The American photographer Ansel Adams, b San Francisco, Feb. 20, 1902, d. Apr.
22, 1984, became a recognized leader of modern photography through his sharp and
poetic landscape photographs of the American West. Trained as a pianist, he
divided his time between music and photography until 1930, when, impressed by
the work of Paul Strand, he decided to concentrate fully on photography.
In 1932 he had his first solo show in a major museum and, with Imogen
Cunningham, Edward Weston, and others, founded the influential Group F/64. In
1937, Adams moved to Yosemite, Calif., and after 1940 he photographed
extensively in the country's national parks. His sharply defined prints were in
marked contrast with the evocative work of earlier pictorialists and even
surpass the realistic detail of 19th-century landscape photographs.
Working exclusively in black and white, Adams used brilliant light to
produce intense images. His collections include My Camera in Yosemite Valley
(1949); Portfolio Two: The National Parks (1950); This Is the American Earth
(1960); Ansel Adams, Images 1923-1974 (1975); and The Portfolios of Ansel Adams
(1977). A one-man show, "Ansel Adams and the West," was exhibited in 1979 at the
Museum of Modern Art.
The principal American force behind the recognition of photography as a fine
art, Alfred Stieglitz, b. Hoboken, N.J., Jan. 1, 1864, d. July 13, 1946, was an
outstanding champion of the avant-garde in all the visual arts. Trained in
photographic technology in Berlin from 1883, Stieglitz first made his mark as an
amateur photographer of technical excellence whose genre subjects passed beyond
the anecdotal to penetrate the meaning of the scene itself. This concentration
on the force of life remained his primary interest.
After returning to New York in 1890, Stieglitz began promoting amateur
photography as of higher quality than the routine, unimaginative work produced
by his professional contemporaries. As the editor of American Amateur
Photographer (1893-96) and of Camera Notes (1897-1902) he gained international
recognition for such soon-to-be-famous American photographers as
Gertrude Kasebier, Edward Steichen, and Clarence H. White.
Influenced by avant-garde movements in Germany, Stieglitz
organized (1902) an impressive display of the finest pictorial photography at
the National Arts Club in New York, an exhibition that gave rise to the artistic
group of photographers known as the PHOTO-SECESSION. Stieglitz published the
work of this group in Camera Work from 1903 to 1917. During the same years
Stieglitz also exhibited, for the first time in the United States, the works of
such European painters and sculptors as Picasso, Matisse, and Brancusi.
In 1917 he closed the exhibition galleries to devote himself to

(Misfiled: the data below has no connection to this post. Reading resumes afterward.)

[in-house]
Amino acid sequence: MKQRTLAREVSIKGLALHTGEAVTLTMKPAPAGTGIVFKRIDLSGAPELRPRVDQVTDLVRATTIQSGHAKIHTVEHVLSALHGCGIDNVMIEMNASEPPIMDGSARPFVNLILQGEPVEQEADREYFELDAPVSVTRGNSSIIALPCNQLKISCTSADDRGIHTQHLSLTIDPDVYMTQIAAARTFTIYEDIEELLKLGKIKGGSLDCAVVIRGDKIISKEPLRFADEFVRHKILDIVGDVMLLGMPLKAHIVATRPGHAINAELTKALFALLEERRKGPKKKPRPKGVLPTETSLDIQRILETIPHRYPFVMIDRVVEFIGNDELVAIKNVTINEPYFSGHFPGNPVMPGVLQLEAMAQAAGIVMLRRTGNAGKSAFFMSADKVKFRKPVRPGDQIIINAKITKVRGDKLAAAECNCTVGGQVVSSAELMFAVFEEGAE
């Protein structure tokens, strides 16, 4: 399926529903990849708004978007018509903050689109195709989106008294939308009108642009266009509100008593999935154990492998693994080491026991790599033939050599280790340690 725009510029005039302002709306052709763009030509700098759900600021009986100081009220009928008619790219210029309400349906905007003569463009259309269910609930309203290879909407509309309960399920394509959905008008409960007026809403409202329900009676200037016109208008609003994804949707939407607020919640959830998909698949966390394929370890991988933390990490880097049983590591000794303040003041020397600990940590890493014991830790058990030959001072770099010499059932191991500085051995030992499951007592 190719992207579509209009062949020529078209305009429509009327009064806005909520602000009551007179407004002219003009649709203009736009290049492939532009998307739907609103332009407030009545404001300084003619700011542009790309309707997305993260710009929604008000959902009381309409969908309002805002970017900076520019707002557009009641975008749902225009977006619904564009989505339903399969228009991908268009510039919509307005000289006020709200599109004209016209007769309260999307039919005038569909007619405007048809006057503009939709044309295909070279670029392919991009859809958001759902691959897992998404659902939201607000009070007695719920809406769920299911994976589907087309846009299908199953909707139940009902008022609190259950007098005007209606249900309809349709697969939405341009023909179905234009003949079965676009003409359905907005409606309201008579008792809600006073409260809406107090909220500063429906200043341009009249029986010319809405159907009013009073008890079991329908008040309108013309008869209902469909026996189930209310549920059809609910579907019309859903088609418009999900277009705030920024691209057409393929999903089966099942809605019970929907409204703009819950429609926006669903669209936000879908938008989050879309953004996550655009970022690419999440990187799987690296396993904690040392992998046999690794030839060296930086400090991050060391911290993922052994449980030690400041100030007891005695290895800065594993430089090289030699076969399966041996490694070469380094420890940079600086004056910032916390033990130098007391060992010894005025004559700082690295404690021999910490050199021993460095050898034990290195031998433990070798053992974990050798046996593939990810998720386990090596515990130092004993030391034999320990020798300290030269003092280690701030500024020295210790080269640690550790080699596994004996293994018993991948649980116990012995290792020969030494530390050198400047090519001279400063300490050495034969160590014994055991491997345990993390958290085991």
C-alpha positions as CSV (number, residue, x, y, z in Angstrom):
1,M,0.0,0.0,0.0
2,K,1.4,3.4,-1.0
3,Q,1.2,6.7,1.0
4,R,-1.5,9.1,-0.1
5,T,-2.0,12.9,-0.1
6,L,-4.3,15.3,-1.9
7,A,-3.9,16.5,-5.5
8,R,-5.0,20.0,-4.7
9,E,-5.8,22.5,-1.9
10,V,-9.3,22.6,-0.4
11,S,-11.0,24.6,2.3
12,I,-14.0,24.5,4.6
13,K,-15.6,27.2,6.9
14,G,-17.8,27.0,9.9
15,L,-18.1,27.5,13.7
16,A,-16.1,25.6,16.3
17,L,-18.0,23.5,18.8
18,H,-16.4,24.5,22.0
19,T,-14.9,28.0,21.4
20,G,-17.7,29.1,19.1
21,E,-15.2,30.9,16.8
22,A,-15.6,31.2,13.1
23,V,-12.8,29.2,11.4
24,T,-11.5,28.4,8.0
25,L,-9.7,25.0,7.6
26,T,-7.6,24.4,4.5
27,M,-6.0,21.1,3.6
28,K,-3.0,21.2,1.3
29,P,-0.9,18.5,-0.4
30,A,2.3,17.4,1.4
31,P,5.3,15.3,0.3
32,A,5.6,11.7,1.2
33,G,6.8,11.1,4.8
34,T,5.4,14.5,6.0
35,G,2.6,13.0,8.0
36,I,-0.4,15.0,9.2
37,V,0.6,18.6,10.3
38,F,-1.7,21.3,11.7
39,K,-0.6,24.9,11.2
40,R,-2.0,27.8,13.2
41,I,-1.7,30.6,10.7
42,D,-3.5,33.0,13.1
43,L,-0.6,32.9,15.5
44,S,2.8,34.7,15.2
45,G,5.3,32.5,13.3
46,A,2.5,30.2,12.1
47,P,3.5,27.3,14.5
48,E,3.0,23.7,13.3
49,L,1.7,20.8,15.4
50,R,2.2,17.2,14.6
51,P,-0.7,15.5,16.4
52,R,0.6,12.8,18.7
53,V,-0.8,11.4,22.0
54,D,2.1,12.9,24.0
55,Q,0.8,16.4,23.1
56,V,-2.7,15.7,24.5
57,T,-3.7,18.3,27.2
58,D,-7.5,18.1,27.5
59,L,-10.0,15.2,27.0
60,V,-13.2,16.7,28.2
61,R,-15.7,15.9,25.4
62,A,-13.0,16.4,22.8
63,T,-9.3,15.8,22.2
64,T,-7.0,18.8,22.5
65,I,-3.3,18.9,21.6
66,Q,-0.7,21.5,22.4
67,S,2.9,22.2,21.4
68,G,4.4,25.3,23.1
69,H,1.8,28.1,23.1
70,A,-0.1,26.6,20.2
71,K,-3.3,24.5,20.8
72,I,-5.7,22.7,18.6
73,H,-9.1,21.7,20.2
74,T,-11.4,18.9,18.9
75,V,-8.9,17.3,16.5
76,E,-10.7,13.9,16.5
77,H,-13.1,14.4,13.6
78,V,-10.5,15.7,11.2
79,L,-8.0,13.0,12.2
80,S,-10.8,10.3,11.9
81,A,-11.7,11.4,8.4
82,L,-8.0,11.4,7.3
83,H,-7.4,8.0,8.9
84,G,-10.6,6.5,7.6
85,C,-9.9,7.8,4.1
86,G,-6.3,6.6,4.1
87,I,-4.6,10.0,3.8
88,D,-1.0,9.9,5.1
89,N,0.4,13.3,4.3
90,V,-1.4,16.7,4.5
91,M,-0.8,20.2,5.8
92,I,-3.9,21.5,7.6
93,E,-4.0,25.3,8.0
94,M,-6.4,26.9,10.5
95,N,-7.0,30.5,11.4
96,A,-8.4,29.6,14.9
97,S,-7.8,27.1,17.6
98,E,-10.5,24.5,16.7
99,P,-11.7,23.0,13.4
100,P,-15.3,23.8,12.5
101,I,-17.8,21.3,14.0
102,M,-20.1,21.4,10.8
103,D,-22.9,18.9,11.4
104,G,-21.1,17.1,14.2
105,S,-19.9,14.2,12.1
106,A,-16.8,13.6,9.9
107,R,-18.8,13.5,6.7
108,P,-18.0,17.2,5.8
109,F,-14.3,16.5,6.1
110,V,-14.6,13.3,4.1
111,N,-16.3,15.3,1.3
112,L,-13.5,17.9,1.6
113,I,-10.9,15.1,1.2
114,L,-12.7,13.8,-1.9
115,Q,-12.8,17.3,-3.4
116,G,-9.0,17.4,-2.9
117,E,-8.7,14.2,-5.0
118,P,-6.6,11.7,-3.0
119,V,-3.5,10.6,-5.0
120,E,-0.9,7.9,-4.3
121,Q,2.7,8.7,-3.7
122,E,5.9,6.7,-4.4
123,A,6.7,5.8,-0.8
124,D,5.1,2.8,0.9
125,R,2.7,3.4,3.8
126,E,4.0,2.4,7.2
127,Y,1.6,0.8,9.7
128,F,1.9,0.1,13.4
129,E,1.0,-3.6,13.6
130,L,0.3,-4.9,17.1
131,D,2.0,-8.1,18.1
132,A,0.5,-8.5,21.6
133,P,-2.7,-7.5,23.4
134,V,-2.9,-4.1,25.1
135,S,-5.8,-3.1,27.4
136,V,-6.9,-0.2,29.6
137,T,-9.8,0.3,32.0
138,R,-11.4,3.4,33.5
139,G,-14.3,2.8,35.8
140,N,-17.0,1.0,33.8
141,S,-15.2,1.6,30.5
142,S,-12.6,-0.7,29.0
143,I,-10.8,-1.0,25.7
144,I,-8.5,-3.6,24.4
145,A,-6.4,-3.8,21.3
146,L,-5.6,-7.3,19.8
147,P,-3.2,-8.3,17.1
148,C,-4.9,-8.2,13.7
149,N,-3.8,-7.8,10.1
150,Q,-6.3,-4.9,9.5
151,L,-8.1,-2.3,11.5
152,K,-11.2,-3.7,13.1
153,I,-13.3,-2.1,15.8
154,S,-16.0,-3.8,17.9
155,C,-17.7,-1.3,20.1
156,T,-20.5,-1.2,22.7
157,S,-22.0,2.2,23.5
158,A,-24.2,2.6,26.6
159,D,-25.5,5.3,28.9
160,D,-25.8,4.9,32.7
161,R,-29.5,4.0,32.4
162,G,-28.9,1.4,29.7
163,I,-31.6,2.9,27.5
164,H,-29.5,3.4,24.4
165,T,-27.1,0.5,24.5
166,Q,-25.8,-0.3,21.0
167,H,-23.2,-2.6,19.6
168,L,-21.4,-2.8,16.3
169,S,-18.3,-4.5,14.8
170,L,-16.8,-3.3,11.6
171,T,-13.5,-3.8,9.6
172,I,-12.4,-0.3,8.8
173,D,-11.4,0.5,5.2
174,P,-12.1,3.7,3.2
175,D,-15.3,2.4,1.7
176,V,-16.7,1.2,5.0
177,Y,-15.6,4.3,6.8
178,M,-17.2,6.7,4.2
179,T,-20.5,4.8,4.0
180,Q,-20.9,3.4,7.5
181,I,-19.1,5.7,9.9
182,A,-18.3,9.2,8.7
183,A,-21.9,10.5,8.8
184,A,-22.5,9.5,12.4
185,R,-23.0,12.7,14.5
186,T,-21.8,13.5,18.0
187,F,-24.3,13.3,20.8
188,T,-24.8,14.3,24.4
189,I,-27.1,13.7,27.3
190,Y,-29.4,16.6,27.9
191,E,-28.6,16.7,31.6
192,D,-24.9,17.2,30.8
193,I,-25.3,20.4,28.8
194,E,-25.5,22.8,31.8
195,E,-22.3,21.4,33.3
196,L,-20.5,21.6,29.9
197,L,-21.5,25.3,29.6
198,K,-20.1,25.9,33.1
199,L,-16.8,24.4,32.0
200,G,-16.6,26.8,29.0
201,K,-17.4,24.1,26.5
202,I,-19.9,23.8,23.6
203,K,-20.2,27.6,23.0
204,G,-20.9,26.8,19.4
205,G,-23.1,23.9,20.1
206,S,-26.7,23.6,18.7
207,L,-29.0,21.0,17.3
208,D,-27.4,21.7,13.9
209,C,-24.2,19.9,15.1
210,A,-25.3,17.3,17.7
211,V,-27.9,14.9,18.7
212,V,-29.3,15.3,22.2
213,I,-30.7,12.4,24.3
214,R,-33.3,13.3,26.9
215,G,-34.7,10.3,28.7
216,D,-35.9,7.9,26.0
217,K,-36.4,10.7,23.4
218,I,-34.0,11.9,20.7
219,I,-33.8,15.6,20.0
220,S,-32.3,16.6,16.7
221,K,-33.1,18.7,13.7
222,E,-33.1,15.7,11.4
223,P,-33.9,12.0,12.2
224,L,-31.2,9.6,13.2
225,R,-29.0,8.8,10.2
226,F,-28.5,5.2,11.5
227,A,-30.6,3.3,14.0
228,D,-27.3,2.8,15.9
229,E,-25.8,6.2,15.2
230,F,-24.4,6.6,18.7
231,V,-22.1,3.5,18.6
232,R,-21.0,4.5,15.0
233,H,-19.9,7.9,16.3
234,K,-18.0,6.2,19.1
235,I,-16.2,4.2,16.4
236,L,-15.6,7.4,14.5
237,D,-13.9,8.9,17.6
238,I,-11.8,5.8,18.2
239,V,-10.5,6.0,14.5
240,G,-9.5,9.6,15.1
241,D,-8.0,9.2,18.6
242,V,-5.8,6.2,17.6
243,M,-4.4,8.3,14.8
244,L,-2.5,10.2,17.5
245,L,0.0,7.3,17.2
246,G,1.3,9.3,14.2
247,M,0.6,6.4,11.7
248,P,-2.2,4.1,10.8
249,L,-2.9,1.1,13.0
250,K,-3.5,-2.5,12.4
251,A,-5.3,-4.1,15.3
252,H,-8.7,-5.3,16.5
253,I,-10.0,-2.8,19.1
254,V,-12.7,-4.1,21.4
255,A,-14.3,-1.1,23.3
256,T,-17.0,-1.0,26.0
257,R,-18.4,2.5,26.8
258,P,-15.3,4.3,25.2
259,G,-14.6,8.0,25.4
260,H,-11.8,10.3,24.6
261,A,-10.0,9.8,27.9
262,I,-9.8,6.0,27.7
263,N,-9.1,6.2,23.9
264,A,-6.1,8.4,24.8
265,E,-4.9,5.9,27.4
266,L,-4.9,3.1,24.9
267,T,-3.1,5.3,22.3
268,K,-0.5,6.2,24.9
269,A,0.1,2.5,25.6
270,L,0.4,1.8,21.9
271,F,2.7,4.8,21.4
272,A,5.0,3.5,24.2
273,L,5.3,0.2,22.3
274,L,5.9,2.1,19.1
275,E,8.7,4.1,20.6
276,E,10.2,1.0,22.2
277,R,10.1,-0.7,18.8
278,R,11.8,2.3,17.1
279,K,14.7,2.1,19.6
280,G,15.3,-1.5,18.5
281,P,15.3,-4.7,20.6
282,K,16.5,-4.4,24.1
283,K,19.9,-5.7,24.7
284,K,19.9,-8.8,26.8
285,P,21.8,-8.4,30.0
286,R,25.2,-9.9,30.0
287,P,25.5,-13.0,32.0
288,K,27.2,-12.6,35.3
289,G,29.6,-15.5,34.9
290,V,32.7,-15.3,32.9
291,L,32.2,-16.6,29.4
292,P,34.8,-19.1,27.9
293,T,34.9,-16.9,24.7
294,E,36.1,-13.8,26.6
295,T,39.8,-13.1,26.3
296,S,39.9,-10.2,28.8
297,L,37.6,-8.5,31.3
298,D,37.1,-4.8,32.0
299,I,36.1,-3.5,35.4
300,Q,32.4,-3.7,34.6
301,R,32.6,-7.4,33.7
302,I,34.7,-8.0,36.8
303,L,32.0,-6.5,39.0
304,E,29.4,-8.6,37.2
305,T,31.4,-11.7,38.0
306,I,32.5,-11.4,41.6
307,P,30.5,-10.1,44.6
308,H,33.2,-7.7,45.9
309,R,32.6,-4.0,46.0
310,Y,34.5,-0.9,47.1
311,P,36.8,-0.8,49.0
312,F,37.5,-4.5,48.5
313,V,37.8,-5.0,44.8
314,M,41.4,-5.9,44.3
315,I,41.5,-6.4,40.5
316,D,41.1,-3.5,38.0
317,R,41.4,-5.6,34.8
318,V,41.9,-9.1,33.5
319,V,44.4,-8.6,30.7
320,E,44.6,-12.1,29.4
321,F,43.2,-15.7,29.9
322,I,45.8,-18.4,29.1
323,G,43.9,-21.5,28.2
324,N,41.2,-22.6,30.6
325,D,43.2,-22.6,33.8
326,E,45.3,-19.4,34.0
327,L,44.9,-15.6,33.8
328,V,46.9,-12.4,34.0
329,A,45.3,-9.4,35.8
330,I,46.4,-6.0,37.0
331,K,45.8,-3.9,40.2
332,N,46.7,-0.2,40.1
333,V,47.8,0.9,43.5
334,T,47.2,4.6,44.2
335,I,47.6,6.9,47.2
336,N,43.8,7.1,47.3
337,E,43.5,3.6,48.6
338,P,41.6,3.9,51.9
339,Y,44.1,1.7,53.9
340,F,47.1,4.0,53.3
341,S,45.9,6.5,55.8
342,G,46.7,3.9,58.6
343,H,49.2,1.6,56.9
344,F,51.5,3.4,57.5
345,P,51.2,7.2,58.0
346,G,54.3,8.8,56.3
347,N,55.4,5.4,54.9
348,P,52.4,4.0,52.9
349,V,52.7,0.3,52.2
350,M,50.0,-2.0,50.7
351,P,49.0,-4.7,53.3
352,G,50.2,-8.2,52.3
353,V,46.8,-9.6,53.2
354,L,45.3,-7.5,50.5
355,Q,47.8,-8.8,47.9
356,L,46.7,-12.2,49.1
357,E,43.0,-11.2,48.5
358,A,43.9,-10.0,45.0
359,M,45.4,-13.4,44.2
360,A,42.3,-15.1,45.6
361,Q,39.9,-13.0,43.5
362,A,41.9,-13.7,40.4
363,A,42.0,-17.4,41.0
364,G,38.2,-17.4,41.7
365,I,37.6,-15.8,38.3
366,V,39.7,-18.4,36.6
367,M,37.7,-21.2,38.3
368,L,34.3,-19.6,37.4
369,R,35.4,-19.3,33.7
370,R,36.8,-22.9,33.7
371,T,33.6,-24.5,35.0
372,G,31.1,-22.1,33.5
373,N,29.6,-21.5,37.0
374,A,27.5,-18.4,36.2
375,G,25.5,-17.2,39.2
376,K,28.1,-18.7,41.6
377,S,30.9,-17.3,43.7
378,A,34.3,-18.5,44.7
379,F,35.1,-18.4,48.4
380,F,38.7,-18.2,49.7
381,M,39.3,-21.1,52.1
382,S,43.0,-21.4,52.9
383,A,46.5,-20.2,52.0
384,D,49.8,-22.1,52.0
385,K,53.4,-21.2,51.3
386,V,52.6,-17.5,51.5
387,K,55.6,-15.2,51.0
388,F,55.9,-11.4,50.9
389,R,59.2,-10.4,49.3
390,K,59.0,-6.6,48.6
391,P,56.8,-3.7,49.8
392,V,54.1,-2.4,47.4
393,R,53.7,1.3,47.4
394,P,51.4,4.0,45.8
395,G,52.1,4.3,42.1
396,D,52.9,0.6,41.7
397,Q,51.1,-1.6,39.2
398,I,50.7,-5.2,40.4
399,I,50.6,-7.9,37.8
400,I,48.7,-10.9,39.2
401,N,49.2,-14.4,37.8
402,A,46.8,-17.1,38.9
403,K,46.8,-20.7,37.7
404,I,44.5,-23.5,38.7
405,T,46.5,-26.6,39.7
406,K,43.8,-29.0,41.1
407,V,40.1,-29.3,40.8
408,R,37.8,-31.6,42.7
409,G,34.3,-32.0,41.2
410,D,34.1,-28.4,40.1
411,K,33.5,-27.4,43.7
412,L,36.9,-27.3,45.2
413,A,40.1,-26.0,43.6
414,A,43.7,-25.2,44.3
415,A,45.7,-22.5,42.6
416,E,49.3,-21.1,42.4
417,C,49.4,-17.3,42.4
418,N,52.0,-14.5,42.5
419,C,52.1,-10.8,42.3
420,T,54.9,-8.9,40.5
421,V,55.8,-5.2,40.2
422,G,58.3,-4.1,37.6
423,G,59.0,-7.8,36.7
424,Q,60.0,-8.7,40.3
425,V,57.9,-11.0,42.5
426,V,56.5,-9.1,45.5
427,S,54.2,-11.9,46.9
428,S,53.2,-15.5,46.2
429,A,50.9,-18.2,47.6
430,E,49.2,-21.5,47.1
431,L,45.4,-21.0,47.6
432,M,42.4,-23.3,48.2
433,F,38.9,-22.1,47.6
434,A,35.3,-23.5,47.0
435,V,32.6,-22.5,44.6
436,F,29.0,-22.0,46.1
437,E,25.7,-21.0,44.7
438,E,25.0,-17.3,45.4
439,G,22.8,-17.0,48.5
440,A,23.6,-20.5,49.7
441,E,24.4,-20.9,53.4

photography but again from 1925 to 1947 directed two galleries, first The
Intimate Gallery, then An American Place, where he exhibited the photography of
Ansel Adams, Eliot Porter, and Paul Strand and paintings by leading American
artists. Of his own work, his famous serial portraits of the painter Georgia
O'Keeffe, whom he married in 1924, and his cloud studies, called Equivalents
(c.1929), represent the most intimate expressions of his response to the world
Mathew B. Brady
Mathew B. Brady, Warren County, N.Y., 1823, d. Jan. 16, 1896, was one of
the first American photographic entrepreneurs. In 1844 he opened a daguerreotype
studio in New York City; by 1860 he had two more (a second in New York City and
another in Washington, D.C.) through which he maintained a thriving portrait
In 1845 he began to make a series of portraits of famous
Americans, which he published as The Gallery of Illustrious Americans (1850). He
made more than one-third of the 100 known photographs of Abraham Lincoln. The
U.S. Civil War offered new scope for Brady's ambition. At an expense that
depleted his fortune, he outfitted perhaps as many as 20 photographers to cover
all fronts. Their equipment was too cumbersome to capture action, but their
thousands of pictures showed war in a new and brutal light. By the accepted
convention of studio photography, Brady's name appeared on all the images. Among
Brady's best Civil War photographers were Alexander GARDNER and Timothy
O'SULLIVAN, both of whom left Brady's employ in 1863.
The Selected Civil War Photographs Collection contains 1,118 photographs. Most
of the images were made under the supervision of Mathew B. Brady, and include
scenes of military personnel, preparations for battle, and battle after-effects.
The collection also includes portraits of both Confederate and Union officers,
and a selection of enlisted men.
Louis Auguste Bisson (1814-76) and Auguste Rosalie Bisson (1820-1900), were
brothers and partners in photography in Paris. There, in 1841, they opened a
studio for portrait DAGUERREOTYPES. By the end of that decade their studio had
become a popular meeting place for prominent artists and authors, whose
portraits were among the thousands made by the Bissons.
Louis Auguste Bisson (1814-76) and Auguste Rosalie Bisson
The brothers also daguerrotyped all the members of the National
Assembly--over 900 portraits, which were lithographed and distributed throughout
France. From 1851 they used F. S. ARCHER's collodion process to make landscape
and architectural photographs, for which they became famous. Official
photographers for NAPOLEON III, they accompanied him on a trip to the Alps in
1860 during which they made the first photographs from the summit of Mont Blanc.